The statutory listing address is the legal part of the listing. The information in the listed building record gives an indication of the special architectural or historic interest of the listed building(s). It is not a definitive historical account or a complete description of the building(s). The format of the listed building record has changed over time. Earlier records may be brief and some information will not have been recorded.

Listing covers both the exterior and the interior. Listing can cover structures not mentioned which are part of the curtilage of the building, such as boundary walls, gates, gatepiers, ancillary buildings etc. The planning authority is responsible for advising on what is covered by the listing including the curtilage of a listed building. For information about curtilage see Since 1 October 2015 we have been able to exclude items from a listing. If part of a building is not listed, it will say that it is excluded in the statutory address and in the statement of special interest in the listed building record. The statement will use the word 'excluding' and quote the relevant section of the Historic Environment Scotland Act 2014. Some earlier listed building records may use the word 'excluding', but if the Act is not quoted, the record has not been revised to reflect current legislation.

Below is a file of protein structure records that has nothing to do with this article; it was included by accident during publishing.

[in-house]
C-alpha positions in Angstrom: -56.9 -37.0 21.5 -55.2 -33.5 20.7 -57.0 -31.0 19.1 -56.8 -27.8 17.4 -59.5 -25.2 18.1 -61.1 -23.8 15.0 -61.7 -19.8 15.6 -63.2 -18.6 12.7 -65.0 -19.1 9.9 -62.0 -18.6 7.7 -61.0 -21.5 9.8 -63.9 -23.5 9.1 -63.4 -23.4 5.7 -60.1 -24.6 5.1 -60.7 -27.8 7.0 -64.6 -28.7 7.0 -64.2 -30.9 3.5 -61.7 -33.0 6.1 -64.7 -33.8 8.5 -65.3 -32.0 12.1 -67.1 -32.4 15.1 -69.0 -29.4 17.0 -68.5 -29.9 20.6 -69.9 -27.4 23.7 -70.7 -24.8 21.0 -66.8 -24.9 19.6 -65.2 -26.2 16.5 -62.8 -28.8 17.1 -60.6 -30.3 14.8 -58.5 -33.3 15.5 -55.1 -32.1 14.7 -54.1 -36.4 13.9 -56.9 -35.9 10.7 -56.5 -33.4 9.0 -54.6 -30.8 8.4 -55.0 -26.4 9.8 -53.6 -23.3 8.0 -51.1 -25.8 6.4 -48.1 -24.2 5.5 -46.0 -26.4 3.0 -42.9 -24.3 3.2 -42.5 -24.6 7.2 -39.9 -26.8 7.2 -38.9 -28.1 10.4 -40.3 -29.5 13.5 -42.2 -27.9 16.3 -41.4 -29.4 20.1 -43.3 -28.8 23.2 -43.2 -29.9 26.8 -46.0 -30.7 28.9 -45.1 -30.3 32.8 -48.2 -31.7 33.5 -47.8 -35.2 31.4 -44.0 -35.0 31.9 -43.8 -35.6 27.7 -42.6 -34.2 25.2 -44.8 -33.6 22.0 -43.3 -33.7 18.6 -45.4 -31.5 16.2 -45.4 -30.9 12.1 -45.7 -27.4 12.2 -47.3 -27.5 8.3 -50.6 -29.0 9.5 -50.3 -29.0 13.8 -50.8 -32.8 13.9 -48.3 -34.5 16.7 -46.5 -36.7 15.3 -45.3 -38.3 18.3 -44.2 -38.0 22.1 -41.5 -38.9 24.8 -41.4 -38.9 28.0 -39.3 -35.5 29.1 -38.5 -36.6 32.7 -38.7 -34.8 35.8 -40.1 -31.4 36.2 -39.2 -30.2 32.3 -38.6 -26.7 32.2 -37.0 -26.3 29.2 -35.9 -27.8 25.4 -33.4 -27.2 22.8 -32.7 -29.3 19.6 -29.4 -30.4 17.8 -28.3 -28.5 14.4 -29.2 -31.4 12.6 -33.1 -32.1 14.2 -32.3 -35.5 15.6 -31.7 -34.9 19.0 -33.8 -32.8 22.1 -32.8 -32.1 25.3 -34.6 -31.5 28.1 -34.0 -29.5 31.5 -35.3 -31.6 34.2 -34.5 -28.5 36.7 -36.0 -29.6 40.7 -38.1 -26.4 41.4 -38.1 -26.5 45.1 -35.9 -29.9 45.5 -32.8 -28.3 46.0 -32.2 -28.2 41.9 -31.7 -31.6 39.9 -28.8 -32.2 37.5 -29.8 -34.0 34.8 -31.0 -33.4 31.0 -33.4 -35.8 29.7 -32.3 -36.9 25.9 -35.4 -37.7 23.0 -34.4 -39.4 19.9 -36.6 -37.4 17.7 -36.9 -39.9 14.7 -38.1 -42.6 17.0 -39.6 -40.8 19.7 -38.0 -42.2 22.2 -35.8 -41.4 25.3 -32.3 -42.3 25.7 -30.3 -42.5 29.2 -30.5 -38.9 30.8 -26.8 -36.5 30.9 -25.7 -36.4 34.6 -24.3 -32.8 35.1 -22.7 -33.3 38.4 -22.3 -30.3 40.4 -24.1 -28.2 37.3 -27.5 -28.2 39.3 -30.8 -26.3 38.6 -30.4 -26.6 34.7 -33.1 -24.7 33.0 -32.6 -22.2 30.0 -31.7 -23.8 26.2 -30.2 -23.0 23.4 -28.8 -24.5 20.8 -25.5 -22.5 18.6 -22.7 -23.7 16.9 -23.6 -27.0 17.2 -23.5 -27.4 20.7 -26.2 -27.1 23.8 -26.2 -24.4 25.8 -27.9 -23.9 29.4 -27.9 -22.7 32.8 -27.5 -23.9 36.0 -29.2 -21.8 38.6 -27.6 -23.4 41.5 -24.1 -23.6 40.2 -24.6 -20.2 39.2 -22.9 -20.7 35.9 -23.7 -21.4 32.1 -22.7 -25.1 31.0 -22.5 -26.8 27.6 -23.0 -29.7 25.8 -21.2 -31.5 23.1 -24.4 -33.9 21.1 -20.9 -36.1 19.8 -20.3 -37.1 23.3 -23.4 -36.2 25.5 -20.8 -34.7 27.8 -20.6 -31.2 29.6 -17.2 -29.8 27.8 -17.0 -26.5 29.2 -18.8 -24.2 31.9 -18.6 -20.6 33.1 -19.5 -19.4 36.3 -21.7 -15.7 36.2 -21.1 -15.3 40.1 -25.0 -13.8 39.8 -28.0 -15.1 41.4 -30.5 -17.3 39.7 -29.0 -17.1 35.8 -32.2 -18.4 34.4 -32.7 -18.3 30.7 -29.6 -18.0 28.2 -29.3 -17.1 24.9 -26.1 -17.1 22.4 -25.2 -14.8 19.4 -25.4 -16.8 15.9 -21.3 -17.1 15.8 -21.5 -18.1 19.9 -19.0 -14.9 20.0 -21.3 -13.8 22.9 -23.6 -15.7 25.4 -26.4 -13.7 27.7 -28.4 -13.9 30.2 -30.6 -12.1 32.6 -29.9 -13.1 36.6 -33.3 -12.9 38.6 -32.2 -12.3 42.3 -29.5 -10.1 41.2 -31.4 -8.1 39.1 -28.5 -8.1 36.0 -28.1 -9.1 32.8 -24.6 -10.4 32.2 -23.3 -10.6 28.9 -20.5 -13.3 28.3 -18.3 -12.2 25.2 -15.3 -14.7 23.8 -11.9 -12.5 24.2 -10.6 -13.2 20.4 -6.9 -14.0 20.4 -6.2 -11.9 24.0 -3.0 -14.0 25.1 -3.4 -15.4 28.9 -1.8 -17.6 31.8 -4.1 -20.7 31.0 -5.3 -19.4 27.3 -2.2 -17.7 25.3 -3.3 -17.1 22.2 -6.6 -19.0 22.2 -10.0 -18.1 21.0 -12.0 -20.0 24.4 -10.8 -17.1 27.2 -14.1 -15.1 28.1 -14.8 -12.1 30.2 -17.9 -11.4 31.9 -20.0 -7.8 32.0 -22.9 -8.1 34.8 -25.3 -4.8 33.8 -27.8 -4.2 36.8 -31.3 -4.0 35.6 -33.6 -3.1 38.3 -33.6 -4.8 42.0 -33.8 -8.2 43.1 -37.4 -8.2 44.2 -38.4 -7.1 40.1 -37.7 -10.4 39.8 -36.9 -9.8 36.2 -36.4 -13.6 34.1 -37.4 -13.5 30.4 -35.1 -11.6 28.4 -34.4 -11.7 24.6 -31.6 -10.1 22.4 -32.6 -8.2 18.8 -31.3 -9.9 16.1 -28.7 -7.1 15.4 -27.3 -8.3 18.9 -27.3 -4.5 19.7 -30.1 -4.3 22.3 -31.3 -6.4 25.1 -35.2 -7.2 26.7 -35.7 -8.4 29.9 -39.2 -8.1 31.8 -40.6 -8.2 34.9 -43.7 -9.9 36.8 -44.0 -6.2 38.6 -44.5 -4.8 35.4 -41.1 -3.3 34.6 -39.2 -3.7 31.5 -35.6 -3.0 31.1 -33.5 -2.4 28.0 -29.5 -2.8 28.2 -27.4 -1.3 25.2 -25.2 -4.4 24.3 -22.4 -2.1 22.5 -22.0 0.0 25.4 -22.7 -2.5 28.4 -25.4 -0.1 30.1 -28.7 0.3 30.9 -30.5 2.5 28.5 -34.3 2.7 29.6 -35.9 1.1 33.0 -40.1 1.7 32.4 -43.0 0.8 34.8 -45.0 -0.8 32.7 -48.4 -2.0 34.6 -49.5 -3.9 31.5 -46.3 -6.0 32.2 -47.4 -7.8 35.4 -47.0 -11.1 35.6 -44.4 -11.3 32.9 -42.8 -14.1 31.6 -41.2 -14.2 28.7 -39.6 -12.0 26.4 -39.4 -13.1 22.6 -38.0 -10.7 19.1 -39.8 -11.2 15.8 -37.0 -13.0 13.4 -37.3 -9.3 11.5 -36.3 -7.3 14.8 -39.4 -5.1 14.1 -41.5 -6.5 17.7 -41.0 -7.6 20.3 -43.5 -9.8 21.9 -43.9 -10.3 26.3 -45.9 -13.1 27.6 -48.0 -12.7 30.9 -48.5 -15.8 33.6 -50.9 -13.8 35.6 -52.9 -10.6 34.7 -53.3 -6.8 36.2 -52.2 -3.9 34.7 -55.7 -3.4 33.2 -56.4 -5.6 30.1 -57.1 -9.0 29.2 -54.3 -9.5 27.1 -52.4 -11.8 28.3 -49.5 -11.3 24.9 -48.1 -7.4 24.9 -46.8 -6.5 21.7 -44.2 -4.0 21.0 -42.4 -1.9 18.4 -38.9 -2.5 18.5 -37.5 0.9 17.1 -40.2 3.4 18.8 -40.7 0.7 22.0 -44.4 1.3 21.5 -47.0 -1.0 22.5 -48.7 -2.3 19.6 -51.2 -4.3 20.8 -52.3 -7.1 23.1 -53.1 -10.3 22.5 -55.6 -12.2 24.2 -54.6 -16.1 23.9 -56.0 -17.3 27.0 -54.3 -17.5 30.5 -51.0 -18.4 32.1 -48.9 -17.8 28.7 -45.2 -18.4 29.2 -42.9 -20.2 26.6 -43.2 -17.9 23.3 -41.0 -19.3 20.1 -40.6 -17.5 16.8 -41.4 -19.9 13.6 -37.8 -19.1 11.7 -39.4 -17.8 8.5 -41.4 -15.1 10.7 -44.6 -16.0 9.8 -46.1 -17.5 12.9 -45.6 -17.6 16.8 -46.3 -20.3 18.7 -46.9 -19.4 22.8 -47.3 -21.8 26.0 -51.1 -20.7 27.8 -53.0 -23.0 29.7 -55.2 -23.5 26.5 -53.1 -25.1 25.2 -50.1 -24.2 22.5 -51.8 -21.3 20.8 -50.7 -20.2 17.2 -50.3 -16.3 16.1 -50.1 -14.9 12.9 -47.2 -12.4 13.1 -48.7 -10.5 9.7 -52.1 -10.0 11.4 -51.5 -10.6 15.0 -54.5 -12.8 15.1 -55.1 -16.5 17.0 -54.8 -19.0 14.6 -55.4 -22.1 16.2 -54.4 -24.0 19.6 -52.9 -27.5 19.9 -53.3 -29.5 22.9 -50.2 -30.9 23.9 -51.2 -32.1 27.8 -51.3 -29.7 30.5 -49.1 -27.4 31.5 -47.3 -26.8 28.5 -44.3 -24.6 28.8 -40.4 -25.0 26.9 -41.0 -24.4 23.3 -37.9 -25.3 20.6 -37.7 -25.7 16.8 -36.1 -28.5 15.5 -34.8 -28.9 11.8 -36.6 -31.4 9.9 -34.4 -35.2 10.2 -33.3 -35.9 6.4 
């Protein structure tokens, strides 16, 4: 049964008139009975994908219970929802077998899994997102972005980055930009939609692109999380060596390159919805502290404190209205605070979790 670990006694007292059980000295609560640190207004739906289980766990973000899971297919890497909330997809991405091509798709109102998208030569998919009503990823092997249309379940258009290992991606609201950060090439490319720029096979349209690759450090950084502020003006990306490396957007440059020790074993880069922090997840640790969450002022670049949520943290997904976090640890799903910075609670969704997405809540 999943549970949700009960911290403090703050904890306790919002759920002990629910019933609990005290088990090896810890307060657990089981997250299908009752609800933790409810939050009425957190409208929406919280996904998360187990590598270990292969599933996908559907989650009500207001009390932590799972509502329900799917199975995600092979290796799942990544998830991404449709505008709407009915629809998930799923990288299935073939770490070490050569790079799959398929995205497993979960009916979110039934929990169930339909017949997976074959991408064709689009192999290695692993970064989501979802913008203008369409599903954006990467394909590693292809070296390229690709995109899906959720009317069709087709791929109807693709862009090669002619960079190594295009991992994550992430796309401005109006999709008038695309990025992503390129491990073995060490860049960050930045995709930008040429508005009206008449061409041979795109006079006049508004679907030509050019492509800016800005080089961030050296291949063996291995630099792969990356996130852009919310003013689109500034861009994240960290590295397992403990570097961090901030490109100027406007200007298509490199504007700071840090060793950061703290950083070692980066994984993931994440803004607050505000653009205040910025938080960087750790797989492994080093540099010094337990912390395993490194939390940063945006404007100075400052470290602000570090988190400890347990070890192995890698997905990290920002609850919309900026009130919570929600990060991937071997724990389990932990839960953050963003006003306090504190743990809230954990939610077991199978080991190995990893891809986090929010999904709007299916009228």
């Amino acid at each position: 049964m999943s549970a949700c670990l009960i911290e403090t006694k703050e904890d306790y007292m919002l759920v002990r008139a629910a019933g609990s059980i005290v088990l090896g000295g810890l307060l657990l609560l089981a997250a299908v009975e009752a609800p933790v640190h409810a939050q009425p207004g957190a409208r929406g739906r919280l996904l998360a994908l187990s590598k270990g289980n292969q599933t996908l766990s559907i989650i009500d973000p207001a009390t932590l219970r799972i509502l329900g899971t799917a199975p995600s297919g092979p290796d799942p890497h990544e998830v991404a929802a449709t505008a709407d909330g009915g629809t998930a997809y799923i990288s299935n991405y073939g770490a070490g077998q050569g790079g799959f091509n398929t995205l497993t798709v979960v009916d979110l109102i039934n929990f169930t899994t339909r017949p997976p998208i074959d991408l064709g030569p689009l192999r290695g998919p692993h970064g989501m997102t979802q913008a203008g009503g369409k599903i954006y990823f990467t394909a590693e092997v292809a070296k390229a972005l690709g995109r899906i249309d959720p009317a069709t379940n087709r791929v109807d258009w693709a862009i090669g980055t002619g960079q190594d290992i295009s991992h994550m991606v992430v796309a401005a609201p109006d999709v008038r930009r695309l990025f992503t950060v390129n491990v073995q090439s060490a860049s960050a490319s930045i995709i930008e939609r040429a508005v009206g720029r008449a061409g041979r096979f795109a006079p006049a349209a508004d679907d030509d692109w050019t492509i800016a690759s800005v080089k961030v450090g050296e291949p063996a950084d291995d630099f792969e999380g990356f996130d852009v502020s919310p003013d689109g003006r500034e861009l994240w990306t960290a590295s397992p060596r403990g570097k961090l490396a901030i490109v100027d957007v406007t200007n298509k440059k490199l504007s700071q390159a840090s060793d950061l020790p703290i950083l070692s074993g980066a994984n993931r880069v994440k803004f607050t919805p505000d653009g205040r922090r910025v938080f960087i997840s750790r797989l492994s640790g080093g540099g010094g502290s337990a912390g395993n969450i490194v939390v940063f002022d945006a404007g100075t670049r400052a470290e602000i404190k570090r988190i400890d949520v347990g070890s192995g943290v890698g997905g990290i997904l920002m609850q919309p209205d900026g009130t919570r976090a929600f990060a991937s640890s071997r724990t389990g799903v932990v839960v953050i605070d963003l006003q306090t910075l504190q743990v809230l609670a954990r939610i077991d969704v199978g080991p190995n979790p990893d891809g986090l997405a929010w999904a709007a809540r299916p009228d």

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Printed: 25/10/2016 02:19